The problem, of course, with measurable targets is that very often the things that are important to performance, especially when profit isn't the bottom line, are difficult to measure. So you set targets by what can be measured, even if they're at best tangential to fulfilling the actual aims of the organisation.

by Colman (colman at eurotrib.com) on Mon Apr 14th, 2008 at 11:10:17 AM EST
[ Parent ]
Point accepted, and it becomes really difficult in areas like health care.  But it can be done.  The problem is that there are huge vested interests determined to stop it happening.  Funny how it is impossible to measure health care quality and  efficiencies in the public sector - but no difficulty in charging for it in the private!

"It's a mystery to me - the game commences, For the usual fee - plus expenses, Confidential information - it's in my diary..."
by Frank Schnittger (mail Frankschnittger at hot male dotty communists) on Mon Apr 14th, 2008 at 11:41:13 AM EST
[ Parent ]
In areas like health care and education, New Labour's target obsession has been demonstrably damaging.

A couple of examples come to mind. One is the charge that people have been alleged to be kept waiting in ambulances before being admitted to Accidents and Emergencies in order not to violate a government-imposed target that all patients should progress to a certain stage within 4 hours of admission. The other example is that, after focusing on the number of pupuls excluded from schools for 6 school days or longer, policies have been adopted that discourage schools from excluding pupils for that length of time (by making it a monetary cost for the school), as well as having Local Authority officials do their best to avoid long-term exclusions whether or not the underlying issues are addressed. The same thing happens with permanent exclusions: it is possible for the Local Authority to negotiate a voluntary transfer of a student from one school to another as a way to avert a permanent exclusion. The end effect, the pupil moving school, is the same as it would have otherwise been, but it doesn't show up on permanent exclusion statistics.

When the capital development of a country becomes a by-product of the activities of a casino, the job is likely to be ill-done. — John M. Keynes

by Migeru (migeru at eurotrib dot com) on Mon Apr 14th, 2008 at 11:46:38 AM EST
[ Parent ]
All of this is possible where the "customer" has no effective means of redress for any harm suffered -  a key organisational design principle for any service industry.

"It's a mystery to me - the game commences, For the usual fee - plus expenses, Confidential information - it's in my diary..."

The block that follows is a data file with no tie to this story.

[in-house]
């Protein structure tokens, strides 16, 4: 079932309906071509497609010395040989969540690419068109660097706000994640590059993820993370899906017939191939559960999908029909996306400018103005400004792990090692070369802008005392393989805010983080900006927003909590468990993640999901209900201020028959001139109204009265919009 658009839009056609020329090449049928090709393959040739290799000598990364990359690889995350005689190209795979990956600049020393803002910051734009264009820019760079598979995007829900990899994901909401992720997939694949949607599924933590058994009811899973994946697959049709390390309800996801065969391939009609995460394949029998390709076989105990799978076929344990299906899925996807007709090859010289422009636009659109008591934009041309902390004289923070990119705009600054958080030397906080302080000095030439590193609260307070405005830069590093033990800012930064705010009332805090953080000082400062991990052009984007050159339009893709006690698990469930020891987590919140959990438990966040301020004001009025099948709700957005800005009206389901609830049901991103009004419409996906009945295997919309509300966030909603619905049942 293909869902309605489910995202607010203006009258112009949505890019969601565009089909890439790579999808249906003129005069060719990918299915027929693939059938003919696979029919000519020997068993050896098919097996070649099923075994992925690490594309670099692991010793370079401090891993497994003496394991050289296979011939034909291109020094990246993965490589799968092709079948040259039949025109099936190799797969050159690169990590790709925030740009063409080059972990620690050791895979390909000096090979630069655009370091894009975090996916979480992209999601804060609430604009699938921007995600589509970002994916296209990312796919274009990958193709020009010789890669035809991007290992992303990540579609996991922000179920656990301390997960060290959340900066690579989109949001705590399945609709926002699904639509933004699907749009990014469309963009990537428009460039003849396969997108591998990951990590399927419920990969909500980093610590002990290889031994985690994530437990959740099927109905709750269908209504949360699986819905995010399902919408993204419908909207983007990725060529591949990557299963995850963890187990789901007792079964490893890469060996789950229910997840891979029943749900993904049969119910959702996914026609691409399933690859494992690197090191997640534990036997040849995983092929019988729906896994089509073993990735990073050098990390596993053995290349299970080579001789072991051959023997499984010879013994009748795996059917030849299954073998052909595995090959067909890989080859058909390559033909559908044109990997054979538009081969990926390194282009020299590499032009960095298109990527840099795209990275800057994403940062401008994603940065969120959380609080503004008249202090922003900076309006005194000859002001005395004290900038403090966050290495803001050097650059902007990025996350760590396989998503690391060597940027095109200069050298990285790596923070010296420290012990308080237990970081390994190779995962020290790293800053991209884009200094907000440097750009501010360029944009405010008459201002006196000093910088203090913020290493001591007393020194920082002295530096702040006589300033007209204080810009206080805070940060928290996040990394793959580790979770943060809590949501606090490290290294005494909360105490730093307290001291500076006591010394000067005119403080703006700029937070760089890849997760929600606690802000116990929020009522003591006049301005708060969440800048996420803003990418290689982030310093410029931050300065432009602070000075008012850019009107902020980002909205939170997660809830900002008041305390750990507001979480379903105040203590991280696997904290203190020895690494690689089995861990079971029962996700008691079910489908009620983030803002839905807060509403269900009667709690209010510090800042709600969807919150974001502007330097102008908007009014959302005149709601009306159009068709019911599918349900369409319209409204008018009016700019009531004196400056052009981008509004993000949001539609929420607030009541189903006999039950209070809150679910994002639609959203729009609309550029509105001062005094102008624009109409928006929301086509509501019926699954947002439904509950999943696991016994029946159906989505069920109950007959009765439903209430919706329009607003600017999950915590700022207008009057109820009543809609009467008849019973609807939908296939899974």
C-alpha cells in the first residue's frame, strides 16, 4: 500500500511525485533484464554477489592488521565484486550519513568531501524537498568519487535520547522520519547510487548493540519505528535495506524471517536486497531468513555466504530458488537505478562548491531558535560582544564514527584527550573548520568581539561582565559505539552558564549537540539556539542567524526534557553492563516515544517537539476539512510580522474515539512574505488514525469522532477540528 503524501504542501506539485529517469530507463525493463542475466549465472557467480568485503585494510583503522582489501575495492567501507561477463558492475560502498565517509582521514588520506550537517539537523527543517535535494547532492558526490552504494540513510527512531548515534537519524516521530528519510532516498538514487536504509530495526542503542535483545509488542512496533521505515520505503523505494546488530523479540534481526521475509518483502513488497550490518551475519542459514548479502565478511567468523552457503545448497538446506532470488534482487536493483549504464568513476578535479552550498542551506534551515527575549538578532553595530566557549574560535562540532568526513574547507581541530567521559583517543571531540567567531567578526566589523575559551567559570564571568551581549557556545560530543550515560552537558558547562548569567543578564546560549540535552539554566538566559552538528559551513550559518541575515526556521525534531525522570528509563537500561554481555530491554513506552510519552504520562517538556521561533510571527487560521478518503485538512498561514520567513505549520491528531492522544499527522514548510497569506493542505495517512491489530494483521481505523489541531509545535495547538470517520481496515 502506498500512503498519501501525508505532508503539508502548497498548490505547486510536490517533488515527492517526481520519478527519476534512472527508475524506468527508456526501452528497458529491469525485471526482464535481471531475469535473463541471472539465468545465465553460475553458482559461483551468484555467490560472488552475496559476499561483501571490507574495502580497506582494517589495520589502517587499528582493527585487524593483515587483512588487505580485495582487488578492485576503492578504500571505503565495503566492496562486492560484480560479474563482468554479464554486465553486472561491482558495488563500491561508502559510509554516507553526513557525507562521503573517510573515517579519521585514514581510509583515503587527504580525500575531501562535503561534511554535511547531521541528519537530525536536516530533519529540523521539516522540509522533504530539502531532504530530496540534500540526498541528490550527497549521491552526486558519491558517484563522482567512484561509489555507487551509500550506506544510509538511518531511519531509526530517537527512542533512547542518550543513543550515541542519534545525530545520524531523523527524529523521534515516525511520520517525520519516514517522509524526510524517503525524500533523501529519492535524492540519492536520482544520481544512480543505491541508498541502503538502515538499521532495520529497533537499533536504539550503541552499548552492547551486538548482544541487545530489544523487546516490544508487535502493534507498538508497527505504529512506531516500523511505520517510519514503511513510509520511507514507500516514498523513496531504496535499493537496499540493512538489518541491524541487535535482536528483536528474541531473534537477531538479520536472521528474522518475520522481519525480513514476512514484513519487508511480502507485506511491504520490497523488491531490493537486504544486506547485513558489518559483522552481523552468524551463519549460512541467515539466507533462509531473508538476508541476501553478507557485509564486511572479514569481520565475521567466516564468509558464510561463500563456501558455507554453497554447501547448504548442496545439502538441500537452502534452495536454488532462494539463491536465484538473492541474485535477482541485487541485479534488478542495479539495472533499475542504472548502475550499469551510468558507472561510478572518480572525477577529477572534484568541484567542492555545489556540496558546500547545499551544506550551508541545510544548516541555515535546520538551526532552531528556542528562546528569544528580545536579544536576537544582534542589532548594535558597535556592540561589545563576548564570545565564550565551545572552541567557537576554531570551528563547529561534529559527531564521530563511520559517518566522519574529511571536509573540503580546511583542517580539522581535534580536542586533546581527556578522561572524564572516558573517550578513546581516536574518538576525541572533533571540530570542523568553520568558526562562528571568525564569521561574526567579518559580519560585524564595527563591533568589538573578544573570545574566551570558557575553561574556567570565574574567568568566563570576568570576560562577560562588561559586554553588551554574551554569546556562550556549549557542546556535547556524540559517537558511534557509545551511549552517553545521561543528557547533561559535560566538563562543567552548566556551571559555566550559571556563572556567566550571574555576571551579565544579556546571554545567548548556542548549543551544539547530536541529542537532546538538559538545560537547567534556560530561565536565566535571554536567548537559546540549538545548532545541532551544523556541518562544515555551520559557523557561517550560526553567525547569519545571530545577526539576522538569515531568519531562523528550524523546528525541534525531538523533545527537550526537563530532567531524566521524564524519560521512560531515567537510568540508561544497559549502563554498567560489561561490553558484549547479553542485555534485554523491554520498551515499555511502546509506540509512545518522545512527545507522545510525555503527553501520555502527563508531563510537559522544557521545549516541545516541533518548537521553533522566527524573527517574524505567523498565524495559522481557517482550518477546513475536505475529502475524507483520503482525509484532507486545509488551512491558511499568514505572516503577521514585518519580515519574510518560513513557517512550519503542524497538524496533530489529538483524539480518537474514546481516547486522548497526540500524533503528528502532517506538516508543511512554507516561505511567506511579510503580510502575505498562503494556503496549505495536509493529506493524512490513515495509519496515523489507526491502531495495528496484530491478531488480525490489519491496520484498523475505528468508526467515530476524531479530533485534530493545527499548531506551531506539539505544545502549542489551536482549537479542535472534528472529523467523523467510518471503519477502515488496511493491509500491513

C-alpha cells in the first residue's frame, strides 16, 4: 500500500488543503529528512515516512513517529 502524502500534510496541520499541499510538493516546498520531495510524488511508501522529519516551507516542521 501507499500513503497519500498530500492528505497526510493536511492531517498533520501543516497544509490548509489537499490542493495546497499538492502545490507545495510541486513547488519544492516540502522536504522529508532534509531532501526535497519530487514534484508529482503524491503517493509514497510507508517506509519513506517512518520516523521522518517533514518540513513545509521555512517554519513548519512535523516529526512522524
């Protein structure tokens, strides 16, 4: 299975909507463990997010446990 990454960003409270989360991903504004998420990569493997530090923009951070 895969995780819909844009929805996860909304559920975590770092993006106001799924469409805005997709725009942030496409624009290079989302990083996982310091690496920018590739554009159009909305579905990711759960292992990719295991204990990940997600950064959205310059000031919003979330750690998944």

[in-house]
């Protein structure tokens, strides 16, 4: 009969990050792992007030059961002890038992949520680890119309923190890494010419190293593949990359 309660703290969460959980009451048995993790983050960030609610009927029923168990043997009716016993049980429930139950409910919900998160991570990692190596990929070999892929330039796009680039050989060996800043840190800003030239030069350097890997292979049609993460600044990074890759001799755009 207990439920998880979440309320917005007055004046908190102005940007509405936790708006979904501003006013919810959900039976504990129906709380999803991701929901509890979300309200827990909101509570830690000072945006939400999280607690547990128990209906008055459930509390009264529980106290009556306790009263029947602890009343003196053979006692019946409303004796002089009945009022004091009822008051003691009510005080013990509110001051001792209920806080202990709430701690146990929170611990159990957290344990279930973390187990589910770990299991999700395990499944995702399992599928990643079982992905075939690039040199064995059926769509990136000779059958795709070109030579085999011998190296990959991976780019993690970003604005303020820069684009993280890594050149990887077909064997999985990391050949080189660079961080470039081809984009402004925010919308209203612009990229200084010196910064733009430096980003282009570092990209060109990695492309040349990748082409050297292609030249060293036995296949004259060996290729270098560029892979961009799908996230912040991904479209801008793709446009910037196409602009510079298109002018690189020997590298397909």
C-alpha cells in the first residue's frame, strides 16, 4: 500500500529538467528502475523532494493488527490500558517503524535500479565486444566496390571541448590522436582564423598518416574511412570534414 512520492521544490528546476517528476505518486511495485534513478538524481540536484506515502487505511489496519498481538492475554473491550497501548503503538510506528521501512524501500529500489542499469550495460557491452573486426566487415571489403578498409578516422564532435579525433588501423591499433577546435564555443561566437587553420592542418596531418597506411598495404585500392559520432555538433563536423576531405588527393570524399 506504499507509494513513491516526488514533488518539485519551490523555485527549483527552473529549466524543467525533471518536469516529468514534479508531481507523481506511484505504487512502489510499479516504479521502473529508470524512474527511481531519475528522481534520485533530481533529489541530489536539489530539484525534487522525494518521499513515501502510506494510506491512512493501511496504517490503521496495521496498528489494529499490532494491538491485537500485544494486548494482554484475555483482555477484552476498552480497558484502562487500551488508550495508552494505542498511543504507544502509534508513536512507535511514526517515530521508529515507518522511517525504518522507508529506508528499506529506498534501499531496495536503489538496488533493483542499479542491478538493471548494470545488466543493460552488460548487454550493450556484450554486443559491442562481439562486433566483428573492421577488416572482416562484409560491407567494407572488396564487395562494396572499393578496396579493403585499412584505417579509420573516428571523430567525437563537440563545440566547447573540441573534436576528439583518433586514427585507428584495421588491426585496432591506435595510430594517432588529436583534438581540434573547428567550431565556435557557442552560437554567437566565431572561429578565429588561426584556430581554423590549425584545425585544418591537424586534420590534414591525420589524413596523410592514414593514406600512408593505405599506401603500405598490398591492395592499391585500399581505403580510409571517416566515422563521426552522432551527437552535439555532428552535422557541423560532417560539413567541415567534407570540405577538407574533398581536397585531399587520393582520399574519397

by Frank Schnittger (mail Frankschnittger at hot male dotty communists) on Mon Apr 14th, 2008 at 12:14:12 PM EST
[ Parent ]
What it's a key organisational design principle for any service industry that the customer should have no effective means of redress?

that's cynical ;-)

Any idiot can face a crisis - it's day to day living that wears you out.

by ceebs (ceebs (at) eurotrib (dot) com) on Mon Apr 14th, 2008 at 12:15:39 PM EST
[ Parent ]
nah - its what the public sector is like now, and what needs to be changed!

"It's a mystery to me - the game commences, For the usual fee - plus expenses, Confidential information - it's in my diary..."
by Frank Schnittger (mail Frankschnittger at hot male dotty communists) on Mon Apr 14th, 2008 at 01:32:44 PM EST
[ Parent ]
Actually, the tendency to consider people using public services as customers is just as much a problem as anything else.
by Colman (colman at eurotrib.com) on Mon Apr 14th, 2008 at 01:37:42 PM EST
[ Parent ]
Call me naïve but - the ballot ?

Un roi sans divertissement est un homme plein de misères
by linca (antonin POINT lucas AROBASE gmail.com) on Wed Apr 16th, 2008 at 05:57:31 PM EST
[ Parent ]
Charging for stuff is not necessarily measuring it.

Read any analysis of private sector charging by health economists (some of Enthoven's early work will do) and you'll see that private health care does not do half of the measurement that you are ascribing to them.

by Metatone (metatone [a|t] gmail (dot) com) on Mon Apr 14th, 2008 at 12:14:10 PM EST
[ Parent ]
Funny how it is impossible to measure health care quality and  efficiencies in the public sector - but no difficulty in charging for it in the private!

It's easy to set price. Cost-plus works fine for the purpose of the health care provider. Determining value, on the other hand, is a much stickier issue.

- Jake

Friends come and go. Enemies accumulate.

by JakeS (JangoSierra 'at' gmail 'dot' com) on Mon Apr 14th, 2008 at 02:26:44 PM EST
[ Parent ]